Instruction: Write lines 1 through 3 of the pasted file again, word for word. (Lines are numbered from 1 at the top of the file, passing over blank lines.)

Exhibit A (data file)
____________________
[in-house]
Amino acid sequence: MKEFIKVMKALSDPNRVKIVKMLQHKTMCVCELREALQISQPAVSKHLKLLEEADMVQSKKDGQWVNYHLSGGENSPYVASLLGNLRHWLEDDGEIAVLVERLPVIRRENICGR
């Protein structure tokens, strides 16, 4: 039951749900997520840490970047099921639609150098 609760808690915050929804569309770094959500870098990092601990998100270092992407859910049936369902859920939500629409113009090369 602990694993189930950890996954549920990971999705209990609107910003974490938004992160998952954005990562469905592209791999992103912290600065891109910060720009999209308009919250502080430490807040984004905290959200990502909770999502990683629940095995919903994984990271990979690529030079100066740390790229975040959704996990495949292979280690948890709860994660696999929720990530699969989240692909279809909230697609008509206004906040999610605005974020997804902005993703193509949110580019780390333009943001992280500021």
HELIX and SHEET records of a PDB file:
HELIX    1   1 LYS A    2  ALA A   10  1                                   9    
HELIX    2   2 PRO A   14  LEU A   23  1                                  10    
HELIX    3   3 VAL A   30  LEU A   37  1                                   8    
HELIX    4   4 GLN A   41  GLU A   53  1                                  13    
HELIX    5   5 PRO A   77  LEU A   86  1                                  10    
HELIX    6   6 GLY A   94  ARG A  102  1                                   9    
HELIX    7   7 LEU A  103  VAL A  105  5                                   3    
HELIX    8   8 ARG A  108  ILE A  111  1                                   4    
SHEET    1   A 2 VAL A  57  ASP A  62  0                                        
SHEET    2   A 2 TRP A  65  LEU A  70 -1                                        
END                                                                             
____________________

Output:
[in-house]
Amino acid sequence: MKEFIKVMKALSDPNRVKIVKMLQHKTMCVCELREALQISQPAVSKHLKLLEEADMVQSKKDGQWVNYHLSGGENSPYVASLLGNLRHWLEDDGEIAVLVERLPVIRRENICGR
């Protein structure tokens, strides 16, 4: 039951749900997520840490970047099921639609150098 609760808690915050929804569309770094959500870098990092601990998100270092992407859910049936369902859920939500629409113009090369 602990694993189930950890996954549920990971999705209990609107910003974490938004992160998952954005990562469905592209791999992103912290600065891109910060720009999209308009919250502080430490807040984004905290959200990502909770999502990683629940095995919903994984990271990979690529030079100066740390790229975040959704996990495949292979280690948890709860994660696999929720990530699969989240692909279809909230697609008509206004906040999610605005974020997804902005993703193509949110580019780390333009943001992280500021």